In the spring of 1937, Eleanor Roosevelt produced a startlingly candid autobiography. Serialized monthly from May to October—and published as a book on November 15—This Is My Story took Ladies’ Home Journal readers by surprise. The First Lady not only confessed to still-raw family disagreements and failings but analyzed herself ruthlessly, confronting her feelings of shame and grief over publicized tragedies that had beset her uncle and her husband, respectively, the 26th and 32nd presidents of the United States.

In the second of my 10 years writing Eleanor’s life, I discovered a strange thing about the publication of This Is My Story. While newspaper reviewers in white America greeted the book with universal acclaim for the First Lady’s “stark honesty” and “remarkable frankness,” the nation’s Black press protested Eleanor Roosevelt’s use of a degrading stereotype.

On April 17, the Baltimore Afro-American called attention to the “serious error made by Mrs. Roosevelt when twice she uses the epithet ‘d—y’ to designate members of the colored race. The error becomes grievously regrettable when one realizes the broad grasp that the First Lady has on public sentiment and the interpretation that is bound to come from her lack of thoughtful respect for a group that had come to believe in her with such profound admiration.”

Acoustic Shock

The appalled editors had every reason to take Eleanor not just as a friend but the friend of racial equality in Washington. She had even joined the Washington, D.C., chapter of the National Association for the Advancement of Colored People—an unheard-of crossing of racial lines in the mid-1930s—to make common cause with the organization’s national executive secretary, Walter White, whom Eleanor brought into the White House with the presidents of six Black universities for a history-making meeting to address segregation with the president.

Now, the Afro-American was bringing the “darky” issue back to Eleanor. “What are we to believe?” managing editor George B. Murphy Jr. asked in a letter. “In light of your wide and democratic contacts throughout the country, it hardly seems possible to us that you were unaware of the fact that no self-respecting colored American tolerates, or condones the terms ‘nigger’ or ‘darky’ through which the white South makes known its contempt for colored citizens.”

To my surprise, Eleanor did not at first do very much. She did respond promptly to a graduate of Tuskegee University, who demanded to know how “the paragon of American womanhood” could “use the hated and humiliating ‘darky’” by explaining that she had grown up hearing it as a term of favor and trust. “I have always considered it in that light,” maintained Eleanor. “I am sorry if it hurt you.” Awkwardly, she added, “What do you prefer?”

The Afro-American concluded its April 17 editorial, “In this stage in this serious matter let’s be generous and say the First Lady did not mean this epithet as an affront, or that she is ignorant of its serious consequences. Then at least she [owes] American colored citizens an immediate apology, else she has done us a greater wrong than any good she has ever done.”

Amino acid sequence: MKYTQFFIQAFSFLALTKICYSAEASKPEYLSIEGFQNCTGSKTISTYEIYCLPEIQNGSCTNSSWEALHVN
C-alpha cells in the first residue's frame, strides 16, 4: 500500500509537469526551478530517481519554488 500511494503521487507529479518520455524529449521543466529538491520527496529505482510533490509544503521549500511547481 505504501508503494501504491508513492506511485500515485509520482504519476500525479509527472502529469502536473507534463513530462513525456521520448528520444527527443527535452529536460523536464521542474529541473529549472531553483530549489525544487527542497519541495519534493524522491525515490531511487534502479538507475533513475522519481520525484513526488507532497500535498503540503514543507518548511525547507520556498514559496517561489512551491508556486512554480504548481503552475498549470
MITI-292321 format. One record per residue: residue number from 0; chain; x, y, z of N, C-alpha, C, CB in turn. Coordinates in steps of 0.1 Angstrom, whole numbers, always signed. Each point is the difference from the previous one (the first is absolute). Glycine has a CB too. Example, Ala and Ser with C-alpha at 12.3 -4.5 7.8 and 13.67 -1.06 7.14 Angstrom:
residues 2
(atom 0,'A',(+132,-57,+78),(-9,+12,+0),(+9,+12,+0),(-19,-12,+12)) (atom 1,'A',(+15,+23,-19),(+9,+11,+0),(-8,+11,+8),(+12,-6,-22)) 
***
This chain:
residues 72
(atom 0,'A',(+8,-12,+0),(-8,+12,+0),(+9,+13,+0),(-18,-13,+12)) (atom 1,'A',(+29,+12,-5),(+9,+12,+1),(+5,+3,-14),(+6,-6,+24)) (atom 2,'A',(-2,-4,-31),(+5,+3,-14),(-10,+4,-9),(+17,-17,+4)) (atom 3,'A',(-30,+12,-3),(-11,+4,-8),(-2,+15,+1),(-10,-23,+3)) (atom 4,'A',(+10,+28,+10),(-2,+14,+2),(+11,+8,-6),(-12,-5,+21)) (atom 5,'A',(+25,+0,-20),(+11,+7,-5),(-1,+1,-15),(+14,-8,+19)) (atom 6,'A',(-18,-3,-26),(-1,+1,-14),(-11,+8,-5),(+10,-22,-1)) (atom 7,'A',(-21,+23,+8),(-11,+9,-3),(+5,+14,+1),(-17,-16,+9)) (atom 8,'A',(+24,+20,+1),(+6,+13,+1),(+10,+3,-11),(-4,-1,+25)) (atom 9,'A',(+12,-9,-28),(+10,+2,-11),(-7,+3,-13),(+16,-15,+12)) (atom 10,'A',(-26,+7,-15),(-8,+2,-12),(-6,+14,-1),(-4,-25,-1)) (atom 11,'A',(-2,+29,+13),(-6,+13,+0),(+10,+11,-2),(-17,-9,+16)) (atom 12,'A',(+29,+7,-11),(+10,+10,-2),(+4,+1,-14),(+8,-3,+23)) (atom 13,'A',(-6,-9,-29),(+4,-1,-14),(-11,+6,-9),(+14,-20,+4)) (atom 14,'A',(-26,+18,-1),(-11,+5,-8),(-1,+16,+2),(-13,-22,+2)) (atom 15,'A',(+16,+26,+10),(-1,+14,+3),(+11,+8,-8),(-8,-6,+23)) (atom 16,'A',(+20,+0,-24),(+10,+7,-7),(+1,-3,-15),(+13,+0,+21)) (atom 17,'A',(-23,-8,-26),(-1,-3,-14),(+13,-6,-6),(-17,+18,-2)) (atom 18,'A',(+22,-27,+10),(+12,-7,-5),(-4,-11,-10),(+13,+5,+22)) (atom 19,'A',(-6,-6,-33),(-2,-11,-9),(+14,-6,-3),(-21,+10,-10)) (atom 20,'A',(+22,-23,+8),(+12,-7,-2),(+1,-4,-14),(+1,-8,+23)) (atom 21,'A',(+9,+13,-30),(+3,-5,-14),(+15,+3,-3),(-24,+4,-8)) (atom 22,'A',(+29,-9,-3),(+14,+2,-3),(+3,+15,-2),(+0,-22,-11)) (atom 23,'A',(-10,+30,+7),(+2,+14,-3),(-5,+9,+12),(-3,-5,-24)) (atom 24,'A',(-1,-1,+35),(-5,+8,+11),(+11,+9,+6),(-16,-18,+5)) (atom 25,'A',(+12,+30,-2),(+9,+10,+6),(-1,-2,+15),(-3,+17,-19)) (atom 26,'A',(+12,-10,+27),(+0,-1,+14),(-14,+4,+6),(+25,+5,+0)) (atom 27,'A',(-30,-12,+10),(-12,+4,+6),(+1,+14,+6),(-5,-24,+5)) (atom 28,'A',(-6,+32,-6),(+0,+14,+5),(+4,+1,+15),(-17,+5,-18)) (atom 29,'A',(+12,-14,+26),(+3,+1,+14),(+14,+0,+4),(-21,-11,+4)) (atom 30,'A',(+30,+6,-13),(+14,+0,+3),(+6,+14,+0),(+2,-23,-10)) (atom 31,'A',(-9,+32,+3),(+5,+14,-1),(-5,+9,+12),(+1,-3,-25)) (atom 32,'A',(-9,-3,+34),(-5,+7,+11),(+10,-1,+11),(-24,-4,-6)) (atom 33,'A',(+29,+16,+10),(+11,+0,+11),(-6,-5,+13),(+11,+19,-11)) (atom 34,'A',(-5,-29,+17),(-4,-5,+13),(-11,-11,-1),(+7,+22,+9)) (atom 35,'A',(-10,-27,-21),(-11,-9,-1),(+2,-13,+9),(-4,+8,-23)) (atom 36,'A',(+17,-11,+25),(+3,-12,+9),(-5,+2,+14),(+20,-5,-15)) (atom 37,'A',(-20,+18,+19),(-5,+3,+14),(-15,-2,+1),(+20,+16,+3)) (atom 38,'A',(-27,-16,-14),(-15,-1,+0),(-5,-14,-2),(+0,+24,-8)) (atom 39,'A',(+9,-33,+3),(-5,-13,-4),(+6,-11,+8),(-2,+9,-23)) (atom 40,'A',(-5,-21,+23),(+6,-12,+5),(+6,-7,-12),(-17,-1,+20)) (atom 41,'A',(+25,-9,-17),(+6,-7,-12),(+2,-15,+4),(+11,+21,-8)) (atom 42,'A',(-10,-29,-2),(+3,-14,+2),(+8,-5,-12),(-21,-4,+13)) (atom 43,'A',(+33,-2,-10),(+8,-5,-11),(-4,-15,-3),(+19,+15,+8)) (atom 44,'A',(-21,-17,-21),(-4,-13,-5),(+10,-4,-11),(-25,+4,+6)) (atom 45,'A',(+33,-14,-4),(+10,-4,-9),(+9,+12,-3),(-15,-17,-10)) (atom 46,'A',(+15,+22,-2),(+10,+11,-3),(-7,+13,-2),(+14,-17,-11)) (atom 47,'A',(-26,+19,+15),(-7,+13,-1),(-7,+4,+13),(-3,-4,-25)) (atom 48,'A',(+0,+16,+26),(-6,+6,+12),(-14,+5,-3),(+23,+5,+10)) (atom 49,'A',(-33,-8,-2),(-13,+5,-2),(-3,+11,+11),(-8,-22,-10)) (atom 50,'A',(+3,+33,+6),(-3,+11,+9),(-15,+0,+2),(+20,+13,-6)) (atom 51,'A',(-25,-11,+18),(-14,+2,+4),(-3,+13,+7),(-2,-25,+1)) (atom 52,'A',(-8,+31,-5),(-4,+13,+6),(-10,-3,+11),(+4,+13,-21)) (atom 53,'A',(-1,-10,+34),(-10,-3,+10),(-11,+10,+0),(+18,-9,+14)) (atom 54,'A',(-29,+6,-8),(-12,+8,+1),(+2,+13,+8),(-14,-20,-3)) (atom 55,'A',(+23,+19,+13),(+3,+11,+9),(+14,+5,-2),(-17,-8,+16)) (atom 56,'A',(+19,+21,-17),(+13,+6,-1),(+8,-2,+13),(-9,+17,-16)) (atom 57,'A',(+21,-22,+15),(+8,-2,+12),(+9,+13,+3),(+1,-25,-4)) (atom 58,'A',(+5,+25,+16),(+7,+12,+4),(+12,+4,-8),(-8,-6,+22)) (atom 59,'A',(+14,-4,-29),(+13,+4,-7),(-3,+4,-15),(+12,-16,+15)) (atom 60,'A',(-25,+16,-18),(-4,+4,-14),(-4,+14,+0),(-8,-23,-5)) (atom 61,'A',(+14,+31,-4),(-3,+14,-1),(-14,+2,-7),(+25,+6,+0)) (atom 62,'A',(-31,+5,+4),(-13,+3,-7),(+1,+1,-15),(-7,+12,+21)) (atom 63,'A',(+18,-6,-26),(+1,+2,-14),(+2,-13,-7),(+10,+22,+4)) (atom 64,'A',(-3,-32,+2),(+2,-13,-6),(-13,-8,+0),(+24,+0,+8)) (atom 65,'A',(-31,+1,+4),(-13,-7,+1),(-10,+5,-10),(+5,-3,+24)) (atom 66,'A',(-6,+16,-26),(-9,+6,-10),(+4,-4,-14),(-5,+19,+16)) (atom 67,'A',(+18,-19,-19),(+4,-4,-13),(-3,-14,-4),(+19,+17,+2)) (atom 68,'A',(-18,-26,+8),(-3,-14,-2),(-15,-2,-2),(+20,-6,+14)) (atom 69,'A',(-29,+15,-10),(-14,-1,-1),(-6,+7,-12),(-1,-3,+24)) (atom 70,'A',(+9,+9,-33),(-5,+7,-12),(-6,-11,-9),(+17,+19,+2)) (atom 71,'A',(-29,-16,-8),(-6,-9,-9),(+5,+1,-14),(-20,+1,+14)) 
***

The appalled editors had every reason to take Eleanor not just as a friend but the friend of racial equality in Washington.

I searched for an apology. Typically, Eleanor would read her most pressing mail with a pencil. Responding to a letter from a newspaper editor such as George Murphy, she would write the essence of her reply directly on the bottom of the letter so that her personal assistant, Malvina “Tommy” Thompson, could type it up for her signature. Sure enough, there on the bottom of the Murphy letter, I found a scrawled note: “Usual explanation/will make correction in book.”

Eleanor’s handwriting was famously atrocious, but I was now familiar enough with it to see that, actually, this note was not by Eleanor but by Tommy—reminding herself to give the “usual explanation” to the Afro-American, which went as follows:

In writing her autobiography, Mrs. Roosevelt was quoting her great aunt, who was born in Georgia and lived on a plantation, and who had great affection for the colored people. When Mrs. Roosevelt referred to them as darkies it was a term of affection. She was talking of that period and quoting her great aunt, and the word had been used in all the early stories as they were told to Mrs. Roosevelt.

Roosevelt holds the Universal Declaration of Human Rights, which she helped to draft. The document enshrined the rights and freedoms of all people.

This was so close to a deliberate lie that I remember when I read it at my desk in the Arthur M. Schlesinger, Jr. Research Room at the F.D.R. Library in Hyde Park, I looked up suddenly. Hey! Does anybody know about this? I knew enough by then about Eleanor and Tommy to see their “usual explanation” as, at the very least, an un-usual evasion.

Plantation Fantasy

Bulloch Hall, the antebellum plantation in Roswell, Georgia, where Eleanor’s grandmother and great-aunt had grown up, had provided the setting for the nursery tales told by Eleanor’s great-aunt Anna Bulloch Gracie. Her Roosevelt aunt Corinne remembered these as “the most wonderful darkie stories,” picturing “an ideal life,” which Eleanor, in her turn, had taken in as “delightful plantation tales.” Great-aunt Gracie had made a point of attributing dignity and moral nobility to the enslaved people of Bulloch Hall, layering in post-bellum sentimentality and a guilty veneration of Roswell’s Blacks as higher spiritual, musical, and physical beings. But the real purpose of the antebellum-plantation fantasy was to fuse the displaced and dispossessed generations of Gilded Age southerners more deeply together in their new alien home in the industrializing New York City of the 1870s.

The reality of Roswell, of course, had been nothing so pleasant. To keep up Bulloch Hall, a genuine ivory casket of southern vanity, the Bullochs had depended on no fewer than 19 human possessions. Jammed into the slave quarters were 11 adults and eight children, none of the latter too small to be given to the younger Bullochs “for their own”—as “shadows”—which conferred a terrible power upon their little masters and mistresses. Almost any abuse could be gotten away with—and was. Indeed, when Eleanor’s grandmother Mittie’s half-brother Daniel Stewart Elliott murdered his same-age “bondchild,” known as “Slave Mat,” in a fit of rage, he could only be “punished” by a year’s tour of Europe. Just as Ulysses S. Grant was the last president to have owned an enslaved person, so Theodore Roosevelt would be the only president to have an uncle who had killed one.